Stuart Davis typically painted local modern subjects in rhythmic compositions with bold colors. Among his sources of inspiration were “skyscraper architecture; the brilliant colors on gasoline stations; chain store fronts and taxi cabs“ and jazz music. Long before postwar artists mined the world of trademark brands, Davis incorporated imagery from logos, commercial signage, and packaging into his paintings, such as the branded bag of tobacco in Lucky Strike (1921). Championed by the visionary dealer Edith Halpert at her downtown Gallery, Davis’s work was met with both enthusiasm and confusion despite being engaged with the stuff and forms of modern life in New York in the 1920s.
Photographed at the Museum of Modern Art in New York City.
The enormous sandwich and pack of cigarettes in Still Life Number 36 (1964) reflect Tom Wesselmann’s nonhierarchical approach to subject matter and technique. He believed that anything could be art, including the ordinary consumer items that fill our pockets and kitchen cabinets. In 1962, Wesselmann began a series of large-scale still lifes that incorporated fragments of discarded commercial billboards, which he initially scavenged from trash cans but later procured in new, pristine condition directly from advertising agencies. The larger-than-life proportions of the objects in Still Life Number 36 at first seem to celebrate the surfeit of commercial goods in America’s postwar consumer culture. Yet the layers of collage and painted areas bring together incongruent depictions of reality, creating tensions in the composition that Wesselmann described as “reverberation.
Dorian Grey Gallery in the East Village hosted an informal brunch today to promote its current exhibit, Indulgences, works on paper and recent paintings by New York artist Walter Robinson. As you might infer from the show’s title, Indulgences includes paintings of sweets and fast food favorites, pharmaceuticals and alcohol. The show also includes a selection of celebrity portraits, nudes and romance novel covers, but I didn’t feel compelled to shoot pictures of any of that stuff, so, you know, just go to the gallery and check it out.
Jack Shainman Gallery is pleased to announce the opening of What Goes Without Saying, Hank Willis Thomas’ third solo exhibition with the gallery. The show includes photographs, sculpture, painting and new media, all which delve into the construction of mythologies embedded in popular culture.
Known for his innovative use of advertising, the differences here is the globally ubiquitous language, he builds complex narratives about history, identity and race. This show brings together several facets of Thomas’ practice to explore objects and language, torn from their history, brought to our present, and repurposed to reveal the process of their agency.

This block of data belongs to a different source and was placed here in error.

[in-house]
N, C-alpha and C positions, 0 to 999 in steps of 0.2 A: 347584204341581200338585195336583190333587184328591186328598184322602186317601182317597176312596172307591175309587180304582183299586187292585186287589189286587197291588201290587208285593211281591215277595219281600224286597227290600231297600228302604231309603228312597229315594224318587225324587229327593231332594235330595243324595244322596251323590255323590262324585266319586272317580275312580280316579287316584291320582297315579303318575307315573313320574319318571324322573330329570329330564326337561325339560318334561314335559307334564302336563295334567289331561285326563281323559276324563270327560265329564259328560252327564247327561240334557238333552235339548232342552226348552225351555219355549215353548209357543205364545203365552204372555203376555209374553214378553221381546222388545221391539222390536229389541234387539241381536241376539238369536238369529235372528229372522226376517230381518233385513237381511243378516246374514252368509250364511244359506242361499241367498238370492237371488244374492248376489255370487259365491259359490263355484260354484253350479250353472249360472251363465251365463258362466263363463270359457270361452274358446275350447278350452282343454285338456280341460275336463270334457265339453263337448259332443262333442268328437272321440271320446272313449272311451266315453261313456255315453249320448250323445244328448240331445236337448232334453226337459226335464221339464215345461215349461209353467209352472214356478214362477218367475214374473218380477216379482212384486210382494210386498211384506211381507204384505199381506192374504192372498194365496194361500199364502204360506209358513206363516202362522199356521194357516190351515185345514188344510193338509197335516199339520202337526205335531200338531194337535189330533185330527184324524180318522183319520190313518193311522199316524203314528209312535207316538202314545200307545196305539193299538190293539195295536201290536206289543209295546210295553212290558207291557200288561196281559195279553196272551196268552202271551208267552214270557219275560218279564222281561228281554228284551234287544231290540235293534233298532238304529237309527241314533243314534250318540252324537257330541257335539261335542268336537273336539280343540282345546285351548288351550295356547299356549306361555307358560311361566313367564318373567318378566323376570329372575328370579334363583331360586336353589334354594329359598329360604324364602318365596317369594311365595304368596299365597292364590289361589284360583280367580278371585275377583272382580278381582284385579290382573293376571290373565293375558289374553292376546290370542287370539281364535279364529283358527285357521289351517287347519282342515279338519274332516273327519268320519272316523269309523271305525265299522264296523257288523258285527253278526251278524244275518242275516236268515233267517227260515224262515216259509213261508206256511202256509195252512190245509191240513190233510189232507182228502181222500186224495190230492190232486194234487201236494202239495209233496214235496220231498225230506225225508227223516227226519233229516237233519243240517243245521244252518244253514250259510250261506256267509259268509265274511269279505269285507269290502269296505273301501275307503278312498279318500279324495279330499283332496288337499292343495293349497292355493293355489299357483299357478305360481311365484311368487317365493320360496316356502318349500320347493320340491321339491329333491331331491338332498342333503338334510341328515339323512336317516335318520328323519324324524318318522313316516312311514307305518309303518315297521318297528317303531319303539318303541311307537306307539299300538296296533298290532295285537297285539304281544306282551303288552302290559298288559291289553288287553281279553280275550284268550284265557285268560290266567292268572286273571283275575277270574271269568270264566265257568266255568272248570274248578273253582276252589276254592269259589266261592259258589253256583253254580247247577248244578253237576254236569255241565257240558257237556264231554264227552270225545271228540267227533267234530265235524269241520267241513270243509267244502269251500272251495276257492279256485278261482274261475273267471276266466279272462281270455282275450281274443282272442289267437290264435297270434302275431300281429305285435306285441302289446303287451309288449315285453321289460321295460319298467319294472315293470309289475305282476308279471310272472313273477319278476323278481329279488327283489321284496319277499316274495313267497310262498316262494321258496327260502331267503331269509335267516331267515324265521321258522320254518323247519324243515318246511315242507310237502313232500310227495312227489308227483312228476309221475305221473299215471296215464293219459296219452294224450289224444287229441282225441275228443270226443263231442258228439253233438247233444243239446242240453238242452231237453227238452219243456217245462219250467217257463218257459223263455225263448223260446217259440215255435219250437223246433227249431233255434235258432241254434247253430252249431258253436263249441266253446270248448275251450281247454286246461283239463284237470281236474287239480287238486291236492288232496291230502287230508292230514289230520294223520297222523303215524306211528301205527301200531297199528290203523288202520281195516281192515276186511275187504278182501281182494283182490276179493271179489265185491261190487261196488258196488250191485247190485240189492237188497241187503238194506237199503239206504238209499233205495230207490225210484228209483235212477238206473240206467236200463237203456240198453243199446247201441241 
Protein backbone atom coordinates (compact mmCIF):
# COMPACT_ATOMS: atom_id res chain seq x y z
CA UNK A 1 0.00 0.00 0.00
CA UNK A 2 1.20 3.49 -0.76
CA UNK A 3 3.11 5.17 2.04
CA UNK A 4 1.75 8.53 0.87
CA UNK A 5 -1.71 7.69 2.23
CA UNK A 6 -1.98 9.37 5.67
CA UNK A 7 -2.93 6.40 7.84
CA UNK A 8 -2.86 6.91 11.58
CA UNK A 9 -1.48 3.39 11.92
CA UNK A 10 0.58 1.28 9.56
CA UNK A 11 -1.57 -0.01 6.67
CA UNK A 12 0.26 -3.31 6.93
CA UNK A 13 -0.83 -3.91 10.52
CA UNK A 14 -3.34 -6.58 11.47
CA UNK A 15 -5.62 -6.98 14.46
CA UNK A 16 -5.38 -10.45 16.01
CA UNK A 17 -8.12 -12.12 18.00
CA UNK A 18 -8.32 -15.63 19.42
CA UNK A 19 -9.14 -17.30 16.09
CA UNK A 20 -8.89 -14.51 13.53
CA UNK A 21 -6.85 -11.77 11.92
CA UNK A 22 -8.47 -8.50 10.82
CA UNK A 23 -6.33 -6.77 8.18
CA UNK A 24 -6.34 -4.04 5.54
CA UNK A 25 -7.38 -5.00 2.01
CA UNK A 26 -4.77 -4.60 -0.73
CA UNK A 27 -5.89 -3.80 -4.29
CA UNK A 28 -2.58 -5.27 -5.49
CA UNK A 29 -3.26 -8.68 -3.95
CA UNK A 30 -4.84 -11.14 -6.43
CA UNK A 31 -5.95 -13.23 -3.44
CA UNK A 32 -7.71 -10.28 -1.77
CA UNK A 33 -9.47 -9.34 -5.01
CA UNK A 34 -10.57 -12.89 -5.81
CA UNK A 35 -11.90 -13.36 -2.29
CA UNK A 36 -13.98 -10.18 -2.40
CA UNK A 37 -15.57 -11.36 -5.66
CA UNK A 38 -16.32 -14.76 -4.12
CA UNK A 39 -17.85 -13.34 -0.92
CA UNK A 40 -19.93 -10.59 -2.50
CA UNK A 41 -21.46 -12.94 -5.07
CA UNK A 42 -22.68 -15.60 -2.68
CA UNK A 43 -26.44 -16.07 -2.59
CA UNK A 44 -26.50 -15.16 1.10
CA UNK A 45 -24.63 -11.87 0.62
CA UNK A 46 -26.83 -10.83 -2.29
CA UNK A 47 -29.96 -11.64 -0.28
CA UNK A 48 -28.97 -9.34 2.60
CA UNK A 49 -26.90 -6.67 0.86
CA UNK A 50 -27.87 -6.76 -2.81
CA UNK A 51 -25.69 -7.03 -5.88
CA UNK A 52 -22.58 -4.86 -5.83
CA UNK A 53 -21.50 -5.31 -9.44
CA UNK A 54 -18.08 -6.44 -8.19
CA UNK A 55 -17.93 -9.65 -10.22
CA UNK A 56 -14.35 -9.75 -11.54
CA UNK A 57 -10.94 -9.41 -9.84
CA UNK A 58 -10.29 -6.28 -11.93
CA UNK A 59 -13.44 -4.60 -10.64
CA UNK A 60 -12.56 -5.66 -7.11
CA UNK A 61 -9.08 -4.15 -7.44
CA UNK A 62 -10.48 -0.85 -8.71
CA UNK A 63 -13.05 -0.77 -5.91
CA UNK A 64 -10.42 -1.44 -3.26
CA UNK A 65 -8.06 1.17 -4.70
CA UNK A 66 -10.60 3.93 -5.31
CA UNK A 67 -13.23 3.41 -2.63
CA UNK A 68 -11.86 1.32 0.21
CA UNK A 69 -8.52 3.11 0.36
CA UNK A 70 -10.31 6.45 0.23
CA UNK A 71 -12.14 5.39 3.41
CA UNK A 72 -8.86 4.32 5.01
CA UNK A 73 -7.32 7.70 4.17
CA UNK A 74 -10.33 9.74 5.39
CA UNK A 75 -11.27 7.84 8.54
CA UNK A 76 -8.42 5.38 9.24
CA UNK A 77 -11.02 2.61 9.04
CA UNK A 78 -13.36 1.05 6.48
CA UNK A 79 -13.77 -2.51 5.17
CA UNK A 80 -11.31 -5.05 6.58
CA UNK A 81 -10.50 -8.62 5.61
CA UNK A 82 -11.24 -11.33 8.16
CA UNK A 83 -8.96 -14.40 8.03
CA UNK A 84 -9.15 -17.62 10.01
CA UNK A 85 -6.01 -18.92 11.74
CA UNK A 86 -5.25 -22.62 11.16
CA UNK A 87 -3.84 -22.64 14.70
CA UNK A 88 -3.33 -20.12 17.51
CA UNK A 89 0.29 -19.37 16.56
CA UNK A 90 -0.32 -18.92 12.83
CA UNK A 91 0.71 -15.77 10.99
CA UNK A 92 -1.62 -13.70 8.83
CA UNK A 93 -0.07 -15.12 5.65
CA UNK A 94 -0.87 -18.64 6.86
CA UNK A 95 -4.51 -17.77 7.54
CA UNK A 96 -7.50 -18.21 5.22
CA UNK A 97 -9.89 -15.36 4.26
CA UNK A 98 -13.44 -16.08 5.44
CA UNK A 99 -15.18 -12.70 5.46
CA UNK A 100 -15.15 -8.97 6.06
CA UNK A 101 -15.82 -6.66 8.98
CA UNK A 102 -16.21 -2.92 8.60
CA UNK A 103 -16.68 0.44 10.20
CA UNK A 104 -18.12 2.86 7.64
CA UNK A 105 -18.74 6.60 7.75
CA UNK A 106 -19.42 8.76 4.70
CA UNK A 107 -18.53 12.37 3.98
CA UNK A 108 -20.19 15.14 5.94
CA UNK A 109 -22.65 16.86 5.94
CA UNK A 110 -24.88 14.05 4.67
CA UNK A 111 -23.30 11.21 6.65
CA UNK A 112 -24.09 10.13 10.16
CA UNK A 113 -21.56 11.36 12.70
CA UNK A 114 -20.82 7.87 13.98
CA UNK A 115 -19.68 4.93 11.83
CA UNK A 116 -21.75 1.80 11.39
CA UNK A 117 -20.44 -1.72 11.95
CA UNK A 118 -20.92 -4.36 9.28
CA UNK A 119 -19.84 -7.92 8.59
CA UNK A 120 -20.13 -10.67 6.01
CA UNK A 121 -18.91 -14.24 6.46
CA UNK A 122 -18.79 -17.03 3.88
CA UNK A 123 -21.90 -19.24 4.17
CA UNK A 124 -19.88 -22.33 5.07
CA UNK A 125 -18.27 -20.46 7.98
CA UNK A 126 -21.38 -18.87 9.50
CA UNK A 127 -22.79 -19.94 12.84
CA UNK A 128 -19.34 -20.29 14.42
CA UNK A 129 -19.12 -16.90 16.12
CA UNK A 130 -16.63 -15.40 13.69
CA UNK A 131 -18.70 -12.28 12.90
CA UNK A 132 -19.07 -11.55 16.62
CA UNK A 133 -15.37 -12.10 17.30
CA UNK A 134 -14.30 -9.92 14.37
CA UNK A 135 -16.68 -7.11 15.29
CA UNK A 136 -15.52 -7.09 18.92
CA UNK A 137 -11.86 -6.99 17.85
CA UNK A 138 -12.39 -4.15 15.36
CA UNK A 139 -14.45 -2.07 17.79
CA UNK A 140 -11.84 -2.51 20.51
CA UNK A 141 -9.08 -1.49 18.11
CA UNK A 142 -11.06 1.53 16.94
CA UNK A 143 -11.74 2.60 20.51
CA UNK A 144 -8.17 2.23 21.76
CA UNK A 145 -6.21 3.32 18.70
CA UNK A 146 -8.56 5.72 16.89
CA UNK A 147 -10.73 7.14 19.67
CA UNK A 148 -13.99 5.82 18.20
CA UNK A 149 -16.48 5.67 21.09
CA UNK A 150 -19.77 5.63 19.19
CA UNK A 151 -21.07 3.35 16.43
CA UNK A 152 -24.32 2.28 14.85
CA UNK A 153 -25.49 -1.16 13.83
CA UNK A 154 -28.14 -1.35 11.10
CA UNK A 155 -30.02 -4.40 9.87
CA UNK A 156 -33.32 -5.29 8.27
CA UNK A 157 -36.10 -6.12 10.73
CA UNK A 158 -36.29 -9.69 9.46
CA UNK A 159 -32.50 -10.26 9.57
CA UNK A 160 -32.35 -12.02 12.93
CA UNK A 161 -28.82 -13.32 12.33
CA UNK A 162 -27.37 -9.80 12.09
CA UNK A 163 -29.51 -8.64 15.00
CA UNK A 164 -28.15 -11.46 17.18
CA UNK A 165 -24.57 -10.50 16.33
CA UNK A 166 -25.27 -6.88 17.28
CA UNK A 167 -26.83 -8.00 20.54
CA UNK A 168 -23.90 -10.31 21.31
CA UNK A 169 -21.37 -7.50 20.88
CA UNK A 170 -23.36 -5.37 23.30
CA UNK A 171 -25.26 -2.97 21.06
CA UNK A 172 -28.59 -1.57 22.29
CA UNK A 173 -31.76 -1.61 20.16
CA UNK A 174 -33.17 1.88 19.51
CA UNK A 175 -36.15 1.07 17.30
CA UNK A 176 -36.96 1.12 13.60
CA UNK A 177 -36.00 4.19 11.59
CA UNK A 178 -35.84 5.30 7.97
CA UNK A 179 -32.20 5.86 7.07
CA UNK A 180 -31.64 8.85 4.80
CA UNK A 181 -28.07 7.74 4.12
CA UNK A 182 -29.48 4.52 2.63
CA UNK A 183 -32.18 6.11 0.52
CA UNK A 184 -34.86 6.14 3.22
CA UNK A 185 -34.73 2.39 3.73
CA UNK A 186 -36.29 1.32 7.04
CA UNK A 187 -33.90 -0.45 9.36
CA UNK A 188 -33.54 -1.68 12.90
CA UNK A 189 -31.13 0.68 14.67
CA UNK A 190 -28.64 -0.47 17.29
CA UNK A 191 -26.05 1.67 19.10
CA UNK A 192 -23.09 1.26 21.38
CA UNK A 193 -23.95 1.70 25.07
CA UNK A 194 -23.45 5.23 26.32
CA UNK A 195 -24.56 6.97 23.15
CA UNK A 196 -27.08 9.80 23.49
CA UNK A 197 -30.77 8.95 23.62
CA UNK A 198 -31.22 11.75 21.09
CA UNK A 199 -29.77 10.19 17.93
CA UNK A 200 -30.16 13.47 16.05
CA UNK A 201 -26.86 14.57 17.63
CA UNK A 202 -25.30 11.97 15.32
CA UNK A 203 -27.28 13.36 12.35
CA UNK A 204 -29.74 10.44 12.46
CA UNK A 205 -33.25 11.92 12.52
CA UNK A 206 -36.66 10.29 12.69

The works in What Goes Without Saying draw from a section of Roland Barthes’ book, Mythologies, to explore the ideas of explicit and implicit representations found in objects, gestures and phrases. By separating language from the advertising in which it appears, he effectively deconstructs the relationship between the reader and viewer.
In Thomas’ new carborundum works, part of the Fair Warning series, he takes text from cigarette advertising in magazines from the 1960s, 1970s, and 1980s, retaining the font while abandoning the accompanying visuals. The decontextualized slogans like Stronger Yet Milder, Measurably Long and Immeasurably Cool come to stand for more than just a cigarette, highlighting the adjectives used to connote power and elegance, often times with a sexual tone.
What Goes Without Saying focuses on subtext, shifting meaning and the complexity of historical actions embedded in visual culture. These ideas are important in the context of the current election and the theater of the campaigns.
Hank Willis Thomas’s What Goes Without Saying will be on Exhibit Through November 17, 2012 at Jack Shainman Gallery, Located at 513 West 20th Street, NYC. Gallery hours are Tuesday through Saturday from 10:00 AM to 6:00 PM.
The Image Above Courtesy of the Jonathan LeVine Gallery. All Other Photos by Gail Worley
Worley Gig has taken a bit of a break from Gallery hopping this summer: partly because lots of the galleries are on their summer hiatus and partly because we’ve just been too busy doing other fun things. Oh, New York Contemporary Art Scene, how we have missed you. But what better way to get re-immersed in the vibrant Chelsea gallery scene than with Jonathan LeVine Gallery’s latest group show, Détournement: Signs of the Times, brilliantly curated by Carlo McCormick, which opened this past Thursday. We’d especially like to thank the gallery’s Associate Director, Malena Seldin for allowing The Gig to photograph the show in the empty gallery prior to the start of Thursday night’s opening reception.